Post Author: Bill Pratt
A common theme we have revisited on this blog is that the decision to believe in God or not believe in God is more than an intellectual exercise – there are always psychological and emotional factors at play as well. This is contrary to the received wisdom of many atheists who argue that belief in God is about wish fulfillment and emotional neediness, and that atheism is arrived at primarily through rational analysis. I have challenged this received wisdom many times on the blog, but sometimes it is helpful to review.
When thinking about this issue, it is especially enlightening to find well-known atheists in moments of candor explaining why they do not believe in God. One such atheist is the eminent philosopher Thomas Nagel. Edward Feser, in his book The Last Superstition: A Refutation of the New Atheism, reports Nagel’s comments on the atheist “fear of religion.” Nagel writes:
I speak from experience, being strongly subject to this fear myself: I want atheism to be true and am made uneasy by the fact that some of the most intelligent and well-informed people I know are religious believers. It isn’t just that I don’t believe in God and, naturally, hope that I’m right in my belief. It’s that I hope there is no God! I don’t want there to be a God; I don’t want the universe to be like that. My guess is that this cosmic authority problem is not a rare condition and that it is responsible for much of the scientism and reductionism in our time. One of the tendencies it supports is the ludicrous overuse of evolutionary biology to explain everything about human life, including everything about the human mind.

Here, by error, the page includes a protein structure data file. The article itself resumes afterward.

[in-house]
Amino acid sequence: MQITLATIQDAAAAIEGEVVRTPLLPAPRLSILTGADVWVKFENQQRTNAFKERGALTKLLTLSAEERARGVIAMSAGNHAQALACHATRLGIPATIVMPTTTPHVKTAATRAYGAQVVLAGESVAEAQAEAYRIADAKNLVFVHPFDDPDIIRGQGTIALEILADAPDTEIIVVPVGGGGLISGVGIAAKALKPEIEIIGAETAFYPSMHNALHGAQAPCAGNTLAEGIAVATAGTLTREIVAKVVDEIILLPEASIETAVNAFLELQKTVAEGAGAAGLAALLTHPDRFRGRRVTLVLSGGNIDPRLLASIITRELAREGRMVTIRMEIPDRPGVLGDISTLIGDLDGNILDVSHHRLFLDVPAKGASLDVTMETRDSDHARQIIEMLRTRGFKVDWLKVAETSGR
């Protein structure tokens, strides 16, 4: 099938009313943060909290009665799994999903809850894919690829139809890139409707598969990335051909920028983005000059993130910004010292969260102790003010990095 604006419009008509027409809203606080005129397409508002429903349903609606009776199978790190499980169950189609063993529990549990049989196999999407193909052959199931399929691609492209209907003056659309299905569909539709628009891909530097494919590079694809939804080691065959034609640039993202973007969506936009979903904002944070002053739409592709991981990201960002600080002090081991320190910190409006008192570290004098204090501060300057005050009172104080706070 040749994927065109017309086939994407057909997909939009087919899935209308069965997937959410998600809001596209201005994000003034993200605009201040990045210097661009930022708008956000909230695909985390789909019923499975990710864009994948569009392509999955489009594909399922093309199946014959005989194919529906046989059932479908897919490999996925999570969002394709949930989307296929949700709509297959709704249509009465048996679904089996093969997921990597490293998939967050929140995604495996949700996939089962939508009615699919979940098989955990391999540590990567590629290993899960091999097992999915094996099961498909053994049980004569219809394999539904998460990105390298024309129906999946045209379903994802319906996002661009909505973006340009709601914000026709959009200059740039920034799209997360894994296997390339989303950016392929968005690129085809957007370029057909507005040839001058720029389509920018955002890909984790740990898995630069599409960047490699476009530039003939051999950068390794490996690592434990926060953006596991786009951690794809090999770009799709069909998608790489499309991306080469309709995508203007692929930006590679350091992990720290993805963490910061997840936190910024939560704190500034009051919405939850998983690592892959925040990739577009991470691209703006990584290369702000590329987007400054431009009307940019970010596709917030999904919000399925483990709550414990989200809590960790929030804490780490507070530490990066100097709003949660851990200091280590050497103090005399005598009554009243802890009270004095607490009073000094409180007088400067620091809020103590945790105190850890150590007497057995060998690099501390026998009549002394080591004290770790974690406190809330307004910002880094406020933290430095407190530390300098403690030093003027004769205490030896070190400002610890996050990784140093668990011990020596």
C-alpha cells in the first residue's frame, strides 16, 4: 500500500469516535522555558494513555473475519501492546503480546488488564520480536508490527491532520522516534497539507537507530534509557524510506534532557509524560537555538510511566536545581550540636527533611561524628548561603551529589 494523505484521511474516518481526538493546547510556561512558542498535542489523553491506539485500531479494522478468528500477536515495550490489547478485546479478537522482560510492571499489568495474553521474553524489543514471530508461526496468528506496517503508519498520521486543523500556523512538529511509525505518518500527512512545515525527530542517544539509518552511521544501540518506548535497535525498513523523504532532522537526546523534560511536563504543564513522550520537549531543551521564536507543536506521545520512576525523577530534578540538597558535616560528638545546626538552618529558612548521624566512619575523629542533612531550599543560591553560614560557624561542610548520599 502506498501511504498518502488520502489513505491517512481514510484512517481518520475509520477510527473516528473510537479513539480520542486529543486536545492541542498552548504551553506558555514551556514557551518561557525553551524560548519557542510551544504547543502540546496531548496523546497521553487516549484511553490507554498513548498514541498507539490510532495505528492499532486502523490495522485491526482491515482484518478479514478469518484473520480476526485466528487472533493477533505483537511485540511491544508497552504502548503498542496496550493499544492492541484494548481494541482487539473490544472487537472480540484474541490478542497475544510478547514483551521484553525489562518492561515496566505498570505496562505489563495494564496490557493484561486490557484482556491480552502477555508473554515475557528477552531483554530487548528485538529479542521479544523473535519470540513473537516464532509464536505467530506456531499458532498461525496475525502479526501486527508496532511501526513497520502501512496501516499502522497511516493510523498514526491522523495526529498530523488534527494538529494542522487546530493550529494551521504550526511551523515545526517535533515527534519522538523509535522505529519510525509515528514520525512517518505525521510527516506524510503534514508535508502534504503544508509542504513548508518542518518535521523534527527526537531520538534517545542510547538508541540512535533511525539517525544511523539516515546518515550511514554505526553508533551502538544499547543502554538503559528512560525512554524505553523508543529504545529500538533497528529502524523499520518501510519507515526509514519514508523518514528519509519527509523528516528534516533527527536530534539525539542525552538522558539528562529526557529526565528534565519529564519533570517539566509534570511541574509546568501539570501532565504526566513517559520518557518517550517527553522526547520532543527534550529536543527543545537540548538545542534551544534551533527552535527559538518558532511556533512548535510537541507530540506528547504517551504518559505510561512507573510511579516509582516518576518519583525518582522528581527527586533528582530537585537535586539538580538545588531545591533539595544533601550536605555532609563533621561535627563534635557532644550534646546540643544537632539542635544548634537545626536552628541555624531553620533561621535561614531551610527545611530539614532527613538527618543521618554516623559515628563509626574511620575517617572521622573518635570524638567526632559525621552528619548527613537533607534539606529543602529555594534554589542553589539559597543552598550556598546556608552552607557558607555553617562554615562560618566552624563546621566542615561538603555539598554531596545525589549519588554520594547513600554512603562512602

My frequent interactions with atheists over the last 9 years has also drawn me to the conclusion that more often than not, the cosmic authority problem, as Nagel puts it, is at the root of many atheist complaints about God. Feser picks up this point after quoting Nagel:
It is true that a fear of death, a craving for cosmic justice, and a desire to see our lives as meaningful can lead us to want to believe that we have immortal souls specially created by a God who will reward or punish us for our deeds in this life. But it is no less true that a desire to be free of traditional moral standards, and a fear of certain (real or imagined) political and social consequences of the truth of religious belief, can also lead us to want to believe that we are just clever animals with no purpose to our lives other than the purposes we choose to give them, and that there is no cosmic judge who will punish us for disobeying an objective moral law.
Feser concludes his thoughts:
Atheism, like religion, can often rest more on a will to believe than on dispassionate rational arguments. Indeed, as the philosopher C.F.J. Martin has pointed out, the element of divine punishment – traditionally understood in the monotheistic religions as a sentence of eternal damnation in Hell – shows that atheism is hardly less plausibly motivated by wishful thinking than theism is. For while it is hard to understand why someone would want to believe that he is in danger of everlasting hellfire, it is not at all hard to see why one would desperately want not to believe this.